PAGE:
This provision of a name but lacking of descriptive information about the animal (or even the shell) naturally has caused immense difficulty for those who follow. Today the emphasis of study is malacology, or the study of all aspects of the molluscan animal. In these instances then, this requires identification of the shell to match it unequivocally with an existing name and then relating that shell to the animal, to the exclusion of all other relatives. Unfortunately the original shell upon which the “description” was based, such as it was, cannot be located. Fortunately there is a historical succession of shell illustrations and some text in the literature (1833, 1870, 1895/6, & 1899) plus a brief 1877 description of a collected shell from Tasmania. All of this is laid out in Nimbs & Wilson, 2021. The title of their paper, “Saved by the Shell”, is certainly on the mark.

Timeline:
Originally described as Aplysia concava, G. B. Sowerby, I., 1833.
Synonymized with Aplysia parvula, Eales, 1960.
Aplysia concava became taxon inquirendum, Golestani, et al, 2019.
Resurrected as a good species, Aplysia concava, Nimbs & Wilson, 2021.

Occasionally the genus name Tethys or Laplysia may pop up in old references to sea hares. Tethys was in use alongside Laplysia and Aplysia as a genus name for sea hares. Tethys was also in use as a genus of Tethydidae (the “Melibe-like”) nudibranchs. Due to the confusion, in 1954, Opinion 200 was issued by the ICZN. To simplify (or perhaps oversimplify)
(1) the name Laplysia Linnaeus, 1767 was emended to Aplysia Linnaeus, 1767,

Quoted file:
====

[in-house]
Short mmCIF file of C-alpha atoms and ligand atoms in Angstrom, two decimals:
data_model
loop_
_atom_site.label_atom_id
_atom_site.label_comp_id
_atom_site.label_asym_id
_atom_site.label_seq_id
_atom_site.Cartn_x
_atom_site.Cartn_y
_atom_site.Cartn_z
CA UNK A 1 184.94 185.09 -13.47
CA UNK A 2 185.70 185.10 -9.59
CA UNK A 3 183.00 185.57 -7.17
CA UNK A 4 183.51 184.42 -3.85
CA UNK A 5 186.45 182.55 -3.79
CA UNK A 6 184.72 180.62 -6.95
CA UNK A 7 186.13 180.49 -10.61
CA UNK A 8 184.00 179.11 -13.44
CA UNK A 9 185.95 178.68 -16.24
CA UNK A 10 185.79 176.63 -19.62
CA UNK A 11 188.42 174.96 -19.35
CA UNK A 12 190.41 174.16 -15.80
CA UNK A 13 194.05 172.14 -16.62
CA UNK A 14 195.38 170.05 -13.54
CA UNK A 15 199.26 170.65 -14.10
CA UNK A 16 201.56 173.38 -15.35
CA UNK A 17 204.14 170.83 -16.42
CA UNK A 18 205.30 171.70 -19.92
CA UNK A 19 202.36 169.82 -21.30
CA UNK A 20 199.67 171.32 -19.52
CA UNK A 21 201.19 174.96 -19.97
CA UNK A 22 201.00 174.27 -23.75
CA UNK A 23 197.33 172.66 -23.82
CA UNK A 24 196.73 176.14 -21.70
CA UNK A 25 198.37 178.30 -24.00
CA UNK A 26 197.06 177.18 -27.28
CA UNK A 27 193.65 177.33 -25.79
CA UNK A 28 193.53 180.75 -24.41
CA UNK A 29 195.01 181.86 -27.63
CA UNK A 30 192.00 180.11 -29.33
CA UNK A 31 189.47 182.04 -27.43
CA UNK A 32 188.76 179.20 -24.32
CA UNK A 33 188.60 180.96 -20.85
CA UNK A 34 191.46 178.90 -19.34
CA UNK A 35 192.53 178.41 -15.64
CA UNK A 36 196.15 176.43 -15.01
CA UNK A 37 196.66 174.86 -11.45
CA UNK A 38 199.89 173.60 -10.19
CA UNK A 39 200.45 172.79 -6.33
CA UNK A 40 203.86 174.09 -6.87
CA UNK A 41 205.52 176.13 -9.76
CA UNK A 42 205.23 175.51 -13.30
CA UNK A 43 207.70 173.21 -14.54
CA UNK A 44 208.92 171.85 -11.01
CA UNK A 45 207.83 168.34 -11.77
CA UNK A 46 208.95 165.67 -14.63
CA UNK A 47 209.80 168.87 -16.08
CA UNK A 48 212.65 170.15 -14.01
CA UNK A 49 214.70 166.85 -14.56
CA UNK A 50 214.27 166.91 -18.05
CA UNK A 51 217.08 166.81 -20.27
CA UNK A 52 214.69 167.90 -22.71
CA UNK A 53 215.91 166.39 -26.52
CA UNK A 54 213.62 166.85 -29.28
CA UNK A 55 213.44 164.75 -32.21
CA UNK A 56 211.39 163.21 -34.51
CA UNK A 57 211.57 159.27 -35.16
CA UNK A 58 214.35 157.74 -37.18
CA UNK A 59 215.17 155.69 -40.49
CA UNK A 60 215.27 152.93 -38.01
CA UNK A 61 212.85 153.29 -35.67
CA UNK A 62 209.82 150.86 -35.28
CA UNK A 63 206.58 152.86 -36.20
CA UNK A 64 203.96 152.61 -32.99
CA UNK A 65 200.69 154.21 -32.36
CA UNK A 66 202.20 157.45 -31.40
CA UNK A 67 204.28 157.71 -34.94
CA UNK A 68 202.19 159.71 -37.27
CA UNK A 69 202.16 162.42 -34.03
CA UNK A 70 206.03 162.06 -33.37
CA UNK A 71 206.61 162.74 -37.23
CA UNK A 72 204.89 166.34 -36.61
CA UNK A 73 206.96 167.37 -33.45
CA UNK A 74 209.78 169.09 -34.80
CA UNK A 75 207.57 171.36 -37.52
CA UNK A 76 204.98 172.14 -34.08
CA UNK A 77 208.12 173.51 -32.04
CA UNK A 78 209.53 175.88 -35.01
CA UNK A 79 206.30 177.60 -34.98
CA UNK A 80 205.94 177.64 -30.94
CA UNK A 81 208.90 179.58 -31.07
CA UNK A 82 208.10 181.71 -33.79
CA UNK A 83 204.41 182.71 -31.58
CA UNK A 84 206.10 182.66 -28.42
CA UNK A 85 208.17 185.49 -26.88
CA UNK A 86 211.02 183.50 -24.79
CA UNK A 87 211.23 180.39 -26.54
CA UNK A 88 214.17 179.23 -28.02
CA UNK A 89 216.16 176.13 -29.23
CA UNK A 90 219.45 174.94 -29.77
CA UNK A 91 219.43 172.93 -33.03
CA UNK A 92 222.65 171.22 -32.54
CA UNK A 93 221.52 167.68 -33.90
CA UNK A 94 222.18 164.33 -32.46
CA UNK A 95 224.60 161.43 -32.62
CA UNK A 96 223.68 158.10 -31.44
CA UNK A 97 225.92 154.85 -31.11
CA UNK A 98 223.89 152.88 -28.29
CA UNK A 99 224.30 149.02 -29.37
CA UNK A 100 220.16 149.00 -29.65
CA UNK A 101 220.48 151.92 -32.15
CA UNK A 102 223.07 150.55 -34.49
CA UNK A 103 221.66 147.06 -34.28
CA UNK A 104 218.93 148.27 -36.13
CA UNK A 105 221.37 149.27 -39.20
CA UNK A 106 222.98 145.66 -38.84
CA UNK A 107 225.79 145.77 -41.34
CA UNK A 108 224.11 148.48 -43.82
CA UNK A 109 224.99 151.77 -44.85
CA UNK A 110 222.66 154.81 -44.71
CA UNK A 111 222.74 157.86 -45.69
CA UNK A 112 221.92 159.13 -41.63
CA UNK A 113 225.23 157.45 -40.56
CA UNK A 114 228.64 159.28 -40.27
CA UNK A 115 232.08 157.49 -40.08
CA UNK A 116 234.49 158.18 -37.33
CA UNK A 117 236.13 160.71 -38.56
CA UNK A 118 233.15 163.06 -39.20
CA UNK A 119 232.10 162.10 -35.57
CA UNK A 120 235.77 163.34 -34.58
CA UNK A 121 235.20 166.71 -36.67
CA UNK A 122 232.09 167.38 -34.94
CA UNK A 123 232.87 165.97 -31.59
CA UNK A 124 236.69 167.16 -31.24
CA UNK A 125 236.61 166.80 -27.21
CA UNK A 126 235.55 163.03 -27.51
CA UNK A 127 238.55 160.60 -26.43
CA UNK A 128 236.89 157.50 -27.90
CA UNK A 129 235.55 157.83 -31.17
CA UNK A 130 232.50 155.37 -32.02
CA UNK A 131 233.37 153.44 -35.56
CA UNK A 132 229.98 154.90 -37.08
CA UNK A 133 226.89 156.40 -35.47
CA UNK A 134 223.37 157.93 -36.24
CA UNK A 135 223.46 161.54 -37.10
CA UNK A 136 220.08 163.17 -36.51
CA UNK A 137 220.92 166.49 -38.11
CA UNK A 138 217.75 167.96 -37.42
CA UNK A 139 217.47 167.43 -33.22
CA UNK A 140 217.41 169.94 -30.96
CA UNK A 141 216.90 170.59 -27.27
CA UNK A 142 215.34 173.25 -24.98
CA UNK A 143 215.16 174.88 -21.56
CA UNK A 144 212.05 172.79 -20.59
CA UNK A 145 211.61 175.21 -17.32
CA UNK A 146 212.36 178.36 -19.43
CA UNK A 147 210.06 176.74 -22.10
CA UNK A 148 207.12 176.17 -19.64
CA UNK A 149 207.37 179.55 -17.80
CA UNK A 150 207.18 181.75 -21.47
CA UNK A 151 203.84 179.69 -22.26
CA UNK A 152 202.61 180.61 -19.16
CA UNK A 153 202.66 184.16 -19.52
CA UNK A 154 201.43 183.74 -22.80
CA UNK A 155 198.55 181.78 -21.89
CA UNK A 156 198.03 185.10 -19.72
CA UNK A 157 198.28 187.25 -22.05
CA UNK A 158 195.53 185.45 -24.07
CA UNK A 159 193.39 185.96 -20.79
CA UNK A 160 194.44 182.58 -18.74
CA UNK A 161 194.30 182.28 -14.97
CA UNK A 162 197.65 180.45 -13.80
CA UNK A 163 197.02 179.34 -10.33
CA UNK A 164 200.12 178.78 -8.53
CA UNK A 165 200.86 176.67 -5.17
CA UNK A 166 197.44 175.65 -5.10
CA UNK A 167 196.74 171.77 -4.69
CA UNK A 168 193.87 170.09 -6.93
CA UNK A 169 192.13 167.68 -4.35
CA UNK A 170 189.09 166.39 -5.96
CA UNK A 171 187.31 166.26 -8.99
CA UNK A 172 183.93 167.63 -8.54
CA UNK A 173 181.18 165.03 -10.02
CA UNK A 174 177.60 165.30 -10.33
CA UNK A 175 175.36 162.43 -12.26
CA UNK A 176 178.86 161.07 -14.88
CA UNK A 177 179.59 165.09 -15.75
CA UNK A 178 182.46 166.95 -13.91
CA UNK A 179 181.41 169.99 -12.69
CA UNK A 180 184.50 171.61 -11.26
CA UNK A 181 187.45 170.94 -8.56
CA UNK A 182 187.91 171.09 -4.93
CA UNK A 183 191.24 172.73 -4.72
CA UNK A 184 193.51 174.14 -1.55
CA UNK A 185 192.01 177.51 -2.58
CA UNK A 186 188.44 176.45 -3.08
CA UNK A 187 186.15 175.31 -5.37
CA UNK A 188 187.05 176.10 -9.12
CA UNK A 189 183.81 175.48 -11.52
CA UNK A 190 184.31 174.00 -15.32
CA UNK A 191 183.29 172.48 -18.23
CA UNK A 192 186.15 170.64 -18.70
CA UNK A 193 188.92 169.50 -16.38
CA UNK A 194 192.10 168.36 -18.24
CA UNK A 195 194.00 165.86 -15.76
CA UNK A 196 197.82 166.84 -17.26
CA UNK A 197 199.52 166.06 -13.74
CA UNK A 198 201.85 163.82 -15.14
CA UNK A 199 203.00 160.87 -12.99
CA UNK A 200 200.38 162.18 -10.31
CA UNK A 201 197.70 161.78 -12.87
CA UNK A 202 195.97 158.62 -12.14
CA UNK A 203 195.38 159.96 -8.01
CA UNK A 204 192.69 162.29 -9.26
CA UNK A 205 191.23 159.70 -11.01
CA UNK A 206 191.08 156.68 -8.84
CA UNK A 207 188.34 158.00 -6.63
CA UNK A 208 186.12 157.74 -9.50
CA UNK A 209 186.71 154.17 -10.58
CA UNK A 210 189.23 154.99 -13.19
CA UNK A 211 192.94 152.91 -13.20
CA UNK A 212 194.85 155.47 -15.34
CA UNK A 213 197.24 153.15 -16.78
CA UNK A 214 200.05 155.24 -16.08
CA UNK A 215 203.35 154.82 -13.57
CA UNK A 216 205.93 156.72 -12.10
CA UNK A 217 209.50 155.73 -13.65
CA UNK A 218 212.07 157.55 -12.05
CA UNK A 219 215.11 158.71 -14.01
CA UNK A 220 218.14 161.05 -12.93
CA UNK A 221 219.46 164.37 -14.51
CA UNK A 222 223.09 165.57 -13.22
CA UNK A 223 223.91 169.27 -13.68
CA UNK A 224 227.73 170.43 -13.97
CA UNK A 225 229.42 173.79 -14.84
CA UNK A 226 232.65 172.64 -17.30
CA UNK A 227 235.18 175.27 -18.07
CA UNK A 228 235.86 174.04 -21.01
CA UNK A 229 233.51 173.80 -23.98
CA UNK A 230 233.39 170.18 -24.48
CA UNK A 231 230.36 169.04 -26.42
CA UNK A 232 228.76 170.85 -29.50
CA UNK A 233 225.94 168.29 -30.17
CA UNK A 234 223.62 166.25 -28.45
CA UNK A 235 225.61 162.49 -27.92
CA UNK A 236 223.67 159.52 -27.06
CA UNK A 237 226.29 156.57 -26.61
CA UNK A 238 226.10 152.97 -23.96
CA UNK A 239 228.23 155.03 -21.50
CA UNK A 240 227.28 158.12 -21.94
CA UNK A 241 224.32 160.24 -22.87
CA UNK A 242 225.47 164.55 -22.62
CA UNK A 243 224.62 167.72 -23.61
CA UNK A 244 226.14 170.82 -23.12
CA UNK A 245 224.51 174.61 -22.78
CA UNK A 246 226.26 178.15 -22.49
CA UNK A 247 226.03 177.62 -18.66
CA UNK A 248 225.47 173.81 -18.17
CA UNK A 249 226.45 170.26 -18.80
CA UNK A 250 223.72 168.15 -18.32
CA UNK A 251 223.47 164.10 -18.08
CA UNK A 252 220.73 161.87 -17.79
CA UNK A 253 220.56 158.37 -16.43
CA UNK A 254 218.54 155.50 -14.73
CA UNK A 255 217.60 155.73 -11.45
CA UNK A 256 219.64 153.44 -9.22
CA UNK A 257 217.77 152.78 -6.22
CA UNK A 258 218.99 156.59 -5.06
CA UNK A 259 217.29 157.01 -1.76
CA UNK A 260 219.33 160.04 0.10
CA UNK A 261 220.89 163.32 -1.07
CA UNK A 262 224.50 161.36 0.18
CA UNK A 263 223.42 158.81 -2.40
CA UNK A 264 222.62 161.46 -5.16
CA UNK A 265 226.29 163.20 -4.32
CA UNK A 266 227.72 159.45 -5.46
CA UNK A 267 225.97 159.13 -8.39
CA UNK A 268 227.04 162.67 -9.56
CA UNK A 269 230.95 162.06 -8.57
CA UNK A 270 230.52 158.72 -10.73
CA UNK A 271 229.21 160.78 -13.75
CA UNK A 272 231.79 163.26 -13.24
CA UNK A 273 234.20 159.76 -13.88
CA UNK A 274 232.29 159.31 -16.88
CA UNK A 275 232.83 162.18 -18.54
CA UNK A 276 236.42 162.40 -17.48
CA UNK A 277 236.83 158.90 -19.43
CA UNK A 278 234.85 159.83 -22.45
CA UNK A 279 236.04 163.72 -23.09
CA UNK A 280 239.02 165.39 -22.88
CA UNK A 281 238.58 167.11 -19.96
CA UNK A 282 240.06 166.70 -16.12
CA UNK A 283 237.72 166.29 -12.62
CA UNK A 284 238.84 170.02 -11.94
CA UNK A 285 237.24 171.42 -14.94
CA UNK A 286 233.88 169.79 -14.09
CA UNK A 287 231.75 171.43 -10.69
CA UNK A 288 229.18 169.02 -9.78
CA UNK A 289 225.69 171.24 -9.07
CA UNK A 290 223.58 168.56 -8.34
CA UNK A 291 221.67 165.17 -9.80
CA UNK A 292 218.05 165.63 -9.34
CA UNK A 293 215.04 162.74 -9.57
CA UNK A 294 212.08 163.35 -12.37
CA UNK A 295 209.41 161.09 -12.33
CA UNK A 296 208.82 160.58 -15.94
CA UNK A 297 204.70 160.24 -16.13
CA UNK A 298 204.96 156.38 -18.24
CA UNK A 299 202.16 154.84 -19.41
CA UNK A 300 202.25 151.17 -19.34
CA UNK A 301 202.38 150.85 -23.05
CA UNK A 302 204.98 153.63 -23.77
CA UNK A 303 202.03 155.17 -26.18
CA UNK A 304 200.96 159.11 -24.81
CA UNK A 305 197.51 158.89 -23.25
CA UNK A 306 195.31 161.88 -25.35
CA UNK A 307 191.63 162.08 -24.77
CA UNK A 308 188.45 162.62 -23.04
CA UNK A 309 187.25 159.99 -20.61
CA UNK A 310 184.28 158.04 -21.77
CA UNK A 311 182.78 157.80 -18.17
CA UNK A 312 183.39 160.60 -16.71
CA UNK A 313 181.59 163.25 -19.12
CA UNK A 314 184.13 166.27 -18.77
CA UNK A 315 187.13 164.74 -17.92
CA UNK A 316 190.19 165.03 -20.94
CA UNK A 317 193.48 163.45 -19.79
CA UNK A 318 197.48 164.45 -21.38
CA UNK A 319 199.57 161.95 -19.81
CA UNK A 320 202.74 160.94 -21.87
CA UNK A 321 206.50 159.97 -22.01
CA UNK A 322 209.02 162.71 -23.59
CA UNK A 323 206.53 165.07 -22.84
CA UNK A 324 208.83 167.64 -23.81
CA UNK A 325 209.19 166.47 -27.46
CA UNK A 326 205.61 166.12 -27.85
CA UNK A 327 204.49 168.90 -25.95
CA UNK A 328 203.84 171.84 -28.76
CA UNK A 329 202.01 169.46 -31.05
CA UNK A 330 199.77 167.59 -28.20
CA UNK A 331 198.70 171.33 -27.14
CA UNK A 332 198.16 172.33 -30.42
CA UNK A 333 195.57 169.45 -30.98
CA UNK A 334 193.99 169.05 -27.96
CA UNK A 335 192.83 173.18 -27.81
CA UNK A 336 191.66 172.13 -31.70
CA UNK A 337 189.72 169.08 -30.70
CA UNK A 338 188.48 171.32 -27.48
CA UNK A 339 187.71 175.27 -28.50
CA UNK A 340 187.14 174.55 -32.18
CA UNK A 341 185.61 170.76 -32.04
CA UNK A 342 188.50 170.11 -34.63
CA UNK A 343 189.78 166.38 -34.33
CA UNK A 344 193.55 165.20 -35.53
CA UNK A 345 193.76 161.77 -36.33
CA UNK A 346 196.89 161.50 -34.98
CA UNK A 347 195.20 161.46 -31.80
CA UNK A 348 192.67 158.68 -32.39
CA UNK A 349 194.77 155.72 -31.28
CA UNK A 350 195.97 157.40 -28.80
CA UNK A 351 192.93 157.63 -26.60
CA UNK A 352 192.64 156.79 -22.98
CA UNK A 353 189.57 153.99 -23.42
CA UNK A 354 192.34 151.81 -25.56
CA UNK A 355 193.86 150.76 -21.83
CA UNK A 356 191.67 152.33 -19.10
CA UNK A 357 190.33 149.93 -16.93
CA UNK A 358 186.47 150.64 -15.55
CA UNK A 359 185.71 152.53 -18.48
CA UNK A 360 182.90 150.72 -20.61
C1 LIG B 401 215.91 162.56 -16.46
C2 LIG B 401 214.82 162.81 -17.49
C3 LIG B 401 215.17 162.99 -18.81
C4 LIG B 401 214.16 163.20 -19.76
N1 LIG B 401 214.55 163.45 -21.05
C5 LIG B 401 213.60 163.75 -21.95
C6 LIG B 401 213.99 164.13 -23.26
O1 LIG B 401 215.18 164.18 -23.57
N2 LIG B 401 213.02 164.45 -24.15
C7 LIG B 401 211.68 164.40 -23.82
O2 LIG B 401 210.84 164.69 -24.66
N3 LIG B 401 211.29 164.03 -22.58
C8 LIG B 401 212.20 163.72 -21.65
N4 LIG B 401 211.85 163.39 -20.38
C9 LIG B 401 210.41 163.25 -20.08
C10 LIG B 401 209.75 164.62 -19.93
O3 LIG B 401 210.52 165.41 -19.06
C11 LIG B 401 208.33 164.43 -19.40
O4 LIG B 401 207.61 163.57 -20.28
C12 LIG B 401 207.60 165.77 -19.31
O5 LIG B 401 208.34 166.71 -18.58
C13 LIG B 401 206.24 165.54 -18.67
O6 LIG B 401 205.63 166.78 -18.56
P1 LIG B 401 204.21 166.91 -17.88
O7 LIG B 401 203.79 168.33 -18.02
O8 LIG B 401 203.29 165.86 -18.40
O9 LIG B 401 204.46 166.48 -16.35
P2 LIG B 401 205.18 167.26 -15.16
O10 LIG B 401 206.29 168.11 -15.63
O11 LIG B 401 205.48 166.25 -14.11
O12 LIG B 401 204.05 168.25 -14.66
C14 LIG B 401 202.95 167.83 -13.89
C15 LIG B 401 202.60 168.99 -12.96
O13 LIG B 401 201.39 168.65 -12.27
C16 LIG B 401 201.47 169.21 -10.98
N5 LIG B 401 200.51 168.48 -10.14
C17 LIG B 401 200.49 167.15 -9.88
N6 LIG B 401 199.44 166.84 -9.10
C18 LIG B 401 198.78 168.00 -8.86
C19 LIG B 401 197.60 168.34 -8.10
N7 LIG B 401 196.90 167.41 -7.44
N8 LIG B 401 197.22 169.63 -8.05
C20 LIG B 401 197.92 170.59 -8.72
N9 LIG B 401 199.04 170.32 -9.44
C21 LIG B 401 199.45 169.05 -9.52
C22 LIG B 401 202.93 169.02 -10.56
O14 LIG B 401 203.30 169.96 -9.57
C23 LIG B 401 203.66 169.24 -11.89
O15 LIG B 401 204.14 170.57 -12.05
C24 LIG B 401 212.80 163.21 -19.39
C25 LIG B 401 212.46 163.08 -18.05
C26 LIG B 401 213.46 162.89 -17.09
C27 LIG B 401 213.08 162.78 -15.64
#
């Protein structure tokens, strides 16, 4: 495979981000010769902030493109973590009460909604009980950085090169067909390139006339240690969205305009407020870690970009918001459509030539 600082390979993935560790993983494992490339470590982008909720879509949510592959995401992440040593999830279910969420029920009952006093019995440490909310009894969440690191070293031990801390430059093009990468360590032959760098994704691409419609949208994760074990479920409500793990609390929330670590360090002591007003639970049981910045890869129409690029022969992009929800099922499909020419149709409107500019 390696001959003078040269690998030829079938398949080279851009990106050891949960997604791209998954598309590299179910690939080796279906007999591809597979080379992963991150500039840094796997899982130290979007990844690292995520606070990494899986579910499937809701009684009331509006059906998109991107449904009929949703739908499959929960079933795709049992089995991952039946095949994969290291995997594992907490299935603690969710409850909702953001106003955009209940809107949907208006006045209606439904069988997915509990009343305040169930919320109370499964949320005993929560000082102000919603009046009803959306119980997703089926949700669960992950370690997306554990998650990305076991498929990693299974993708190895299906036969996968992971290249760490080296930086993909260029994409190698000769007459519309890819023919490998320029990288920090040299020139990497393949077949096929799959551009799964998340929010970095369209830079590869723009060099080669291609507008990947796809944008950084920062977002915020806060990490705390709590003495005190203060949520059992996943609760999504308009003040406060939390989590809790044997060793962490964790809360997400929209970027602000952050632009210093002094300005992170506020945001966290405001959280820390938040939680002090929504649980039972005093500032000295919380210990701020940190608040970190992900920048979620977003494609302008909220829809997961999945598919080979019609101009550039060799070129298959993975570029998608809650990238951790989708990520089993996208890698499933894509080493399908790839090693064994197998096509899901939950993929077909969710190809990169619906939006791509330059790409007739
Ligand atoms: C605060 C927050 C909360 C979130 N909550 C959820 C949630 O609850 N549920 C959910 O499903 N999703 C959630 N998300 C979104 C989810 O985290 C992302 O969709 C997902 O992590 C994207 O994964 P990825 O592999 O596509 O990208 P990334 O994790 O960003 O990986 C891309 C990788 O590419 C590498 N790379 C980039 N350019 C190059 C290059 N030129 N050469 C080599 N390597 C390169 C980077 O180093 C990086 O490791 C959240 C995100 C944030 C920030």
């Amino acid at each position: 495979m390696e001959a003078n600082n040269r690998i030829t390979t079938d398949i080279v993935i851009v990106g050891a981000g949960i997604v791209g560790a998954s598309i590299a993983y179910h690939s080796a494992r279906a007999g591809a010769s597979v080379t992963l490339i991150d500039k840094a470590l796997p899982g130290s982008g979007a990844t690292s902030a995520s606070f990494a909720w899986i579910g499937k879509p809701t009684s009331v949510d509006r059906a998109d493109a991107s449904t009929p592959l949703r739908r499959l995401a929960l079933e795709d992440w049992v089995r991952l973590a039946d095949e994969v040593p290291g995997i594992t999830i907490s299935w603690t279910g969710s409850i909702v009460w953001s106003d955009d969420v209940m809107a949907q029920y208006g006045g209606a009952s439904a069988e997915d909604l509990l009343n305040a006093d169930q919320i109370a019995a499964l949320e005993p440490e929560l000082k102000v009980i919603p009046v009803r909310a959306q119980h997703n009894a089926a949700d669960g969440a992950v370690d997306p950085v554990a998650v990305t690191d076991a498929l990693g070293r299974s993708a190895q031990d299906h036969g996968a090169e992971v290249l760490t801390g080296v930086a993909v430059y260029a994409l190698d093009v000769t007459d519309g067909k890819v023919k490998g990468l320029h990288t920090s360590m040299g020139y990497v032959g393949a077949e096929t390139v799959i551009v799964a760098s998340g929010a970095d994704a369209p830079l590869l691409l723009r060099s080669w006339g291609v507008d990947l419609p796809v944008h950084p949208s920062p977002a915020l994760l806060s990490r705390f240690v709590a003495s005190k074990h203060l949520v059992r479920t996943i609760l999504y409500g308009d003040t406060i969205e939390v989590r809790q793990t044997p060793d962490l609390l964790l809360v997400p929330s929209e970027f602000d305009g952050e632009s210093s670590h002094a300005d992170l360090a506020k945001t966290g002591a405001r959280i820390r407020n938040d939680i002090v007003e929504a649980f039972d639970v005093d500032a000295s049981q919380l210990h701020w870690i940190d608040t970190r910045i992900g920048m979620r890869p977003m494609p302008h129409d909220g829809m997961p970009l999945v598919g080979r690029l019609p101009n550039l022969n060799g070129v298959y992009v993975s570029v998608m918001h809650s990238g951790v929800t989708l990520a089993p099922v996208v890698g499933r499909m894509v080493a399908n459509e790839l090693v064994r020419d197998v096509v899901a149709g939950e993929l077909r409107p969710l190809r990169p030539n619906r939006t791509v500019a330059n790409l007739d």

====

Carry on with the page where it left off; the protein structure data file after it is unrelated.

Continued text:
(2) Aplysia Linnaeus, 1767 with the type species Aplysia deplanes Gmelin, 1791 be used for the sea hare types and
(3) Tethys Linnaeus,1767 with the type species Tethys leporine Linnaeus, 1767  be used for the Tethydidae nudibranchs.

David A. Mullins – April 2021

References:
– Tryon, G. W., continuation by Pilsbry, H. A. (1895-1896). Manual of Conchology; Structural and Systematic. Series 1, Vol. 16. Conchological Section Academy of Natural Sciences of Philadelphia.

– Tenison-Woods, J. E. (1877). Census; with brief descriptions of the marine shells of Tasmania and the adjacent islands. In Papers & Proceedings and Report of the Royal Society of Tasmania; 1877; pp. 26–57.

– ICZN (1954). Opinion 200. Validation, under the Plenary Powers, of the accustomed usage of the generic names Tethys Linnaeus, 1767, and Aplysia Linnaeus, 1767 (Class Gastropoda). Opinions and declarations rendered by the International Commission on Zoological Nomenclature, 3: 241-265.

– Eales, N. B. (1960). Revision of the world species of Aplysia (Gastropoda, Opisthobranchia). In Bulletin of the British Museum, Zoology; British Museum (Natural History): London, UK; Volume 5, pp. 267–404.

– Nimbs, M. J., Willan, R. C., & Smith, S. D. (2017). Is Port Stephens, eastern Australia, a global hotspot for biodiversity of Aplysiidae (Gastropoda: Heterobranchia)? Molluscan Research. 37, 45–65.

– Golestani, H., Crocetta, F., Padula, V., Camacho-García, Y., Langeneck, J., Poursanidis, D., Pola, M., Yokes ̧, M. B., Cervera, J. L., Jung, D.-W., et al. (2019).The little Aplysia coming of age: From one species to a complex of species complexes in Aplysia parvula (Mollusca: Gastropoda: Heterobranchia). Zoological Journal of the Linnean Society, 187, 279–330.

– Nimbs, M. J. & Wilson, N. G. (2021). Saved by the Shell: Molecular Analysis Detects the Cryptic Sea Hare, Aplysia concava G. B. Sowerby I, 1833 (Mollusca: Heterobranchia: Aplysiidae), from Oceania, with a Redescription. Taxonomy 2021, 1, 48-59.

– Nimbs, M. J. (2021). Sea slug research – Identifying dwarf sea hares from eastern Australia and New Zealand (ex. Aplysia parvula). Available online at https://mattnimbs.wixsite.com/matt-j-nimbs/identify-sea-hares  (Accessed on 13 April 2021).